When he was doing a two-month cooking stint at chef Alain Passard's famed three Michelin-starred restaurant L'Arpege in Paris, American chef Christopher Remaley resorted to couch surfing and even bunking in the boiler room of a park occasionally.
"I refused to ask my parents for money at that time as I was determined to make it on my own. I would wash my hair in public restrooms," he says.
He then moved on to other cooking stints, including opening his own restaurant in 2005, the now-defunct Rib Restaurant in New York City. He has also worked as a private chef to celebrities such as American actor Robert De Niro.
"I became a private chef because it was really a 'right time, right place' opportunity. Working for Mr De Niro was interesting and a once-in-a-lifetime experience. I got to travel all over the world with him and cook while I was at it," he says.
The gruelling hours took a toll on his health, making him feel lethargic, and he lost his appetite.
He met nutritionist Berthsy Ayide, 35, in New York, who introduced him to juice cleansing. "It completely changed me energy wise. I was happy because I was doing something healthy for myself, although I felt that it was not very palatable."
He came to Singapore in July 2012 and decided to set up Rejuicenate, a business specialising in organic cold-pressed juices.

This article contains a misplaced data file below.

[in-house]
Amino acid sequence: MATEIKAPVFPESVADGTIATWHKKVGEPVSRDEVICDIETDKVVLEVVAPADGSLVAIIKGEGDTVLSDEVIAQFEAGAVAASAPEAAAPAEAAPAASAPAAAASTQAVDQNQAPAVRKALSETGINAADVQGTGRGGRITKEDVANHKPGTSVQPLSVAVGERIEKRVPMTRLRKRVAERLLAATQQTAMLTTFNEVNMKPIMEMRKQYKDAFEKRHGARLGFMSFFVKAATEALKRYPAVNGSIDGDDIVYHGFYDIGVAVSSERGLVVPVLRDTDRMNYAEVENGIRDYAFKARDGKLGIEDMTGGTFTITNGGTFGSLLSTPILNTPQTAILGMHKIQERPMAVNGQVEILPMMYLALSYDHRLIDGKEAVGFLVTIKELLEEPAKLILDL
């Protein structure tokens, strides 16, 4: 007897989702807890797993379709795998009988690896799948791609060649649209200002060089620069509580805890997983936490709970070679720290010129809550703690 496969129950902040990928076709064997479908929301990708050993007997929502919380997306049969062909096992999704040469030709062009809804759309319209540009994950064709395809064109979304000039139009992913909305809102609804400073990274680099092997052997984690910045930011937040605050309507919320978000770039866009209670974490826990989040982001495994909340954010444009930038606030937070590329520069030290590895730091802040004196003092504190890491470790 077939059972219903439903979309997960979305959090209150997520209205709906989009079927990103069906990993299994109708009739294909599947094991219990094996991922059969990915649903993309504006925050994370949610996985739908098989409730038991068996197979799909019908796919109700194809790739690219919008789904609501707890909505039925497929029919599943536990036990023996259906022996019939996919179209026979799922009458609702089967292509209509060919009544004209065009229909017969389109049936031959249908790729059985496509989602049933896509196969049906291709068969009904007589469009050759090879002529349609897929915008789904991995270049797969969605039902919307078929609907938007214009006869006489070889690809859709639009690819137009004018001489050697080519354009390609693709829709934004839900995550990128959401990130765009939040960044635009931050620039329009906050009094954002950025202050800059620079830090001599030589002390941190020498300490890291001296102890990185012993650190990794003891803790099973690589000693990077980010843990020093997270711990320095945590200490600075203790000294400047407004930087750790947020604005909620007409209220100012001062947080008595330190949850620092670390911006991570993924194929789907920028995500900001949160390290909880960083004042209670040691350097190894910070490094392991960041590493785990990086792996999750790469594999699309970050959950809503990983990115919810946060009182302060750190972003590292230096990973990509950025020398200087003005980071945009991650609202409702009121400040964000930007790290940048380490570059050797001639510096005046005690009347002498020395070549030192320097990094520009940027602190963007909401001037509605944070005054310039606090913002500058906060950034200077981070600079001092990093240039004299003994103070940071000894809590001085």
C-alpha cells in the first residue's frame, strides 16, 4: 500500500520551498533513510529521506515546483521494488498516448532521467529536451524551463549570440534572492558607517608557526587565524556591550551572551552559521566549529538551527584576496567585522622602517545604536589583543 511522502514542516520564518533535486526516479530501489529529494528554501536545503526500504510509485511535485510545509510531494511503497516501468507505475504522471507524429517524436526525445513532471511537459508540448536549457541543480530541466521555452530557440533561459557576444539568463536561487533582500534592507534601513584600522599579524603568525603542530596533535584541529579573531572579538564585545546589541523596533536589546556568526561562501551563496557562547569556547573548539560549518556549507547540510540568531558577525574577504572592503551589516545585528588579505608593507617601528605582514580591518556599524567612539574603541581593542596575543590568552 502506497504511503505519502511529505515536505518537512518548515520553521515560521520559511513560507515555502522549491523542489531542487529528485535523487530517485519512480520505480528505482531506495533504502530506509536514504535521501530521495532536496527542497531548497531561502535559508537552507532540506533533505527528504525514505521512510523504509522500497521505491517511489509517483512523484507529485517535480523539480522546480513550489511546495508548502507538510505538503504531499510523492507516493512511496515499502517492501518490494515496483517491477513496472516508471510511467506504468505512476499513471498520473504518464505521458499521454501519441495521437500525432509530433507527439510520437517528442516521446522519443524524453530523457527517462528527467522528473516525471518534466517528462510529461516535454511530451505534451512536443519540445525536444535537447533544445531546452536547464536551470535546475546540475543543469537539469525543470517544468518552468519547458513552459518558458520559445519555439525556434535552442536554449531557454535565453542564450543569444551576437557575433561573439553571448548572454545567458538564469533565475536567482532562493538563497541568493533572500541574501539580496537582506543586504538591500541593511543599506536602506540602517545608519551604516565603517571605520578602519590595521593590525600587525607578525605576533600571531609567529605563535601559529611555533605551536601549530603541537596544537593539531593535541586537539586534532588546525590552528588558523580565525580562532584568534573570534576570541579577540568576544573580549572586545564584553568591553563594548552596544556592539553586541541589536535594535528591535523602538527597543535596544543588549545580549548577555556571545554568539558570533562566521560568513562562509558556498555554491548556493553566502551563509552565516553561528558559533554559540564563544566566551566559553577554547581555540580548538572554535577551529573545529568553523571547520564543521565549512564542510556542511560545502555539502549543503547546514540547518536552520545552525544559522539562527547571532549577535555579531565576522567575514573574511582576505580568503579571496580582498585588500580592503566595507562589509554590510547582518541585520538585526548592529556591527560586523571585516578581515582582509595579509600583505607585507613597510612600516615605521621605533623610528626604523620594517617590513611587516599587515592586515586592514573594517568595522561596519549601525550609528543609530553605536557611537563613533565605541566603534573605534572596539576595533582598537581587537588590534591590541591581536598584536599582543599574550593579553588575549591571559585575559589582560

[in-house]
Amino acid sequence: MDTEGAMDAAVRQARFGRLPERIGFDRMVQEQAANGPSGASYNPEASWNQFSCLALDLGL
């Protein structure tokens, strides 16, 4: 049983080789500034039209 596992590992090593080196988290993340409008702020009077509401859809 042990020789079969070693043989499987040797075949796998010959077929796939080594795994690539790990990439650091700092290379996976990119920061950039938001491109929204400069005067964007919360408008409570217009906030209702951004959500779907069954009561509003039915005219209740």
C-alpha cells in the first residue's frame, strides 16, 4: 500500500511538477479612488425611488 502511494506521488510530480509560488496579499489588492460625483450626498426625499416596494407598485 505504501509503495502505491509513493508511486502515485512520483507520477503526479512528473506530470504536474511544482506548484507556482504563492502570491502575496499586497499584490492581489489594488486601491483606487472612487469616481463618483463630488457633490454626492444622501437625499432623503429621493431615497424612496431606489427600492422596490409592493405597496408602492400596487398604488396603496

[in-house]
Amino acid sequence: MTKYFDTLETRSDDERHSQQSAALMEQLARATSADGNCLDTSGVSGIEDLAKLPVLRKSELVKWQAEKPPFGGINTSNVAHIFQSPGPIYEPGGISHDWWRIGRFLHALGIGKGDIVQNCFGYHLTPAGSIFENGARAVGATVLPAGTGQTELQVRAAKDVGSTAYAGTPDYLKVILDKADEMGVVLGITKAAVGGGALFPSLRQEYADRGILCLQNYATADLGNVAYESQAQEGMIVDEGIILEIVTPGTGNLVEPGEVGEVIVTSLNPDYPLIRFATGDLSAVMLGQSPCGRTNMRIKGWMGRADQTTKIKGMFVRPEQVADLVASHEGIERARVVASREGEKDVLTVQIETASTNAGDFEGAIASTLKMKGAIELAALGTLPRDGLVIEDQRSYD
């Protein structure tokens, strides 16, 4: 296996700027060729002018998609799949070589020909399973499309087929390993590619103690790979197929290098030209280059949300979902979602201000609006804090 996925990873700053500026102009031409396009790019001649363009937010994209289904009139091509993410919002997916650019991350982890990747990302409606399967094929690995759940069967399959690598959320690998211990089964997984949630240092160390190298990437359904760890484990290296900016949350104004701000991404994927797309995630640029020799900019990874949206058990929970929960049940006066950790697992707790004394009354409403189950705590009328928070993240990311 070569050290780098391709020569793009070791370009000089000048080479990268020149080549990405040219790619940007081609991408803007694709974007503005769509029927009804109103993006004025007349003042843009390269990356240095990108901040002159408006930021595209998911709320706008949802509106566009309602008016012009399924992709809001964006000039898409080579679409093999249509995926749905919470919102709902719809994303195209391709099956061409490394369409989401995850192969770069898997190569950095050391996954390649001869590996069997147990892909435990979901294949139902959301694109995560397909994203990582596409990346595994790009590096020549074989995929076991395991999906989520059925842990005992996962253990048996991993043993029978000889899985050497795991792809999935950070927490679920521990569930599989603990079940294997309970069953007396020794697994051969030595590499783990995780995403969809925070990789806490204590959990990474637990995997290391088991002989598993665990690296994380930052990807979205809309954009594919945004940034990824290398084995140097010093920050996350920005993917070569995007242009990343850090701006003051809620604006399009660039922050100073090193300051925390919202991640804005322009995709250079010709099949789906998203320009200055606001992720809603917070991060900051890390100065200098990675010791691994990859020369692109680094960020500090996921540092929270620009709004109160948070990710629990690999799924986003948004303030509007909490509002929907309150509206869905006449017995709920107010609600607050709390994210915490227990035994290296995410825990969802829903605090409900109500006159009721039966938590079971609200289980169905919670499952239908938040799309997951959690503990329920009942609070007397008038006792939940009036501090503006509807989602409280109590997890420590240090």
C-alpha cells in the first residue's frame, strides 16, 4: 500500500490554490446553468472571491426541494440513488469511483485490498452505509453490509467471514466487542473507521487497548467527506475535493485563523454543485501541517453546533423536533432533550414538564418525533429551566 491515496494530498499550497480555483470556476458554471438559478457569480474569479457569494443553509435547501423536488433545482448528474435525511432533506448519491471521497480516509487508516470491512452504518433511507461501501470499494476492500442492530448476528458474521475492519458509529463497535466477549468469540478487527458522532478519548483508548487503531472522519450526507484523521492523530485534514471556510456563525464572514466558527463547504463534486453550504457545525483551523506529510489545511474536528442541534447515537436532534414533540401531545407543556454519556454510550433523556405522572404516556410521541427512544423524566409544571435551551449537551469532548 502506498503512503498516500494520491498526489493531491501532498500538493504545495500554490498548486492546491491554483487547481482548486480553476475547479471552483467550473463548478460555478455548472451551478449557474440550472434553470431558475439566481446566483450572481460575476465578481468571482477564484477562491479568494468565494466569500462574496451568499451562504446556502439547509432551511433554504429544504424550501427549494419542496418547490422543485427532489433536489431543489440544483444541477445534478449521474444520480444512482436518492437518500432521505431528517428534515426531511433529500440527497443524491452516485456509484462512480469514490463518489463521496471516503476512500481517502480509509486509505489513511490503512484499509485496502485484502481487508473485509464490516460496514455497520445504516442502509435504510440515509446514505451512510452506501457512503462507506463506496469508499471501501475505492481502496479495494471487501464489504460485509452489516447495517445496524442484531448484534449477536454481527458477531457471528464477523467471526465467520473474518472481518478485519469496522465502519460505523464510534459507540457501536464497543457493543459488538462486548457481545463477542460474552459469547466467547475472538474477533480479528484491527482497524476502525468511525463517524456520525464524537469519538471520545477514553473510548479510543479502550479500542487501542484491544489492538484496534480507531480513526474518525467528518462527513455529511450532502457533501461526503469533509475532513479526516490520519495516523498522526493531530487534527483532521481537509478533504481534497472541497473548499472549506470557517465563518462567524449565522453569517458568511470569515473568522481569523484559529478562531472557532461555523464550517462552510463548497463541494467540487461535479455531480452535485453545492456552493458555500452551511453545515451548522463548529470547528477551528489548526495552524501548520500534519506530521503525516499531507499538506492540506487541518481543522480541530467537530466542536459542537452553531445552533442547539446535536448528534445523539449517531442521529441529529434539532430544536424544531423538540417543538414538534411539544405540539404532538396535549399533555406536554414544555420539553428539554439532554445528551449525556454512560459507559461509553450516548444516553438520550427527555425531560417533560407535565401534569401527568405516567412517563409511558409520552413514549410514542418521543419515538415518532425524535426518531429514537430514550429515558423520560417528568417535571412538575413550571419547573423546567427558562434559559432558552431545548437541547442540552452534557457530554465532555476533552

"I came to Singapore with my wife as she was offered a job here," he says. "I saw a void in proper juice cleanse programmes here." They have no children.
Located in Cashew Road, Rejuicenate was launched in January. It offers three different types of juice cleanses. These last three or five days and prices start at $320.
Remaley, 38, uses his chef training to make sure the juices taste good. Ms Ayide, who consults from New York, answers queries that customers may have about the cleanse programmes.
Customers can choose to have their juices delivered to their doorstep for $20 a trip, or collect them at the shop.
The idea of using organic produce in his juices started when he was young. "Since I was eight, I would spend most of my summers on my grandma Rose's farm in Pennsylvania, where she would grow vegetables without the use of chemicals or pesticides."
It was his late grandmother who sparked his culinary odyssey.
"My love for cooking started with her," he says. "I would be in the kitchen cooking with her. My fondest memory was when she would use a steak knife to chop celery, and I was like, 'How do you do that?'"
What is your fondest memory of cooking when you were younger?
When I was eight, I mastered the grilled cheese sandwich. It is simple but I was young and I thought it was really cool. It's all about not getting it black or brown, but getting it perfectly toasted.
Is your family supportive of you switching jobs?
Yes, my wife is very supportive. I do my best to run this place like a commercial kitchen - everything is labelled and sanitation levels are very high. I don't feel that I'm too far away from a kitchen.
What do you miss most about being a professional chef?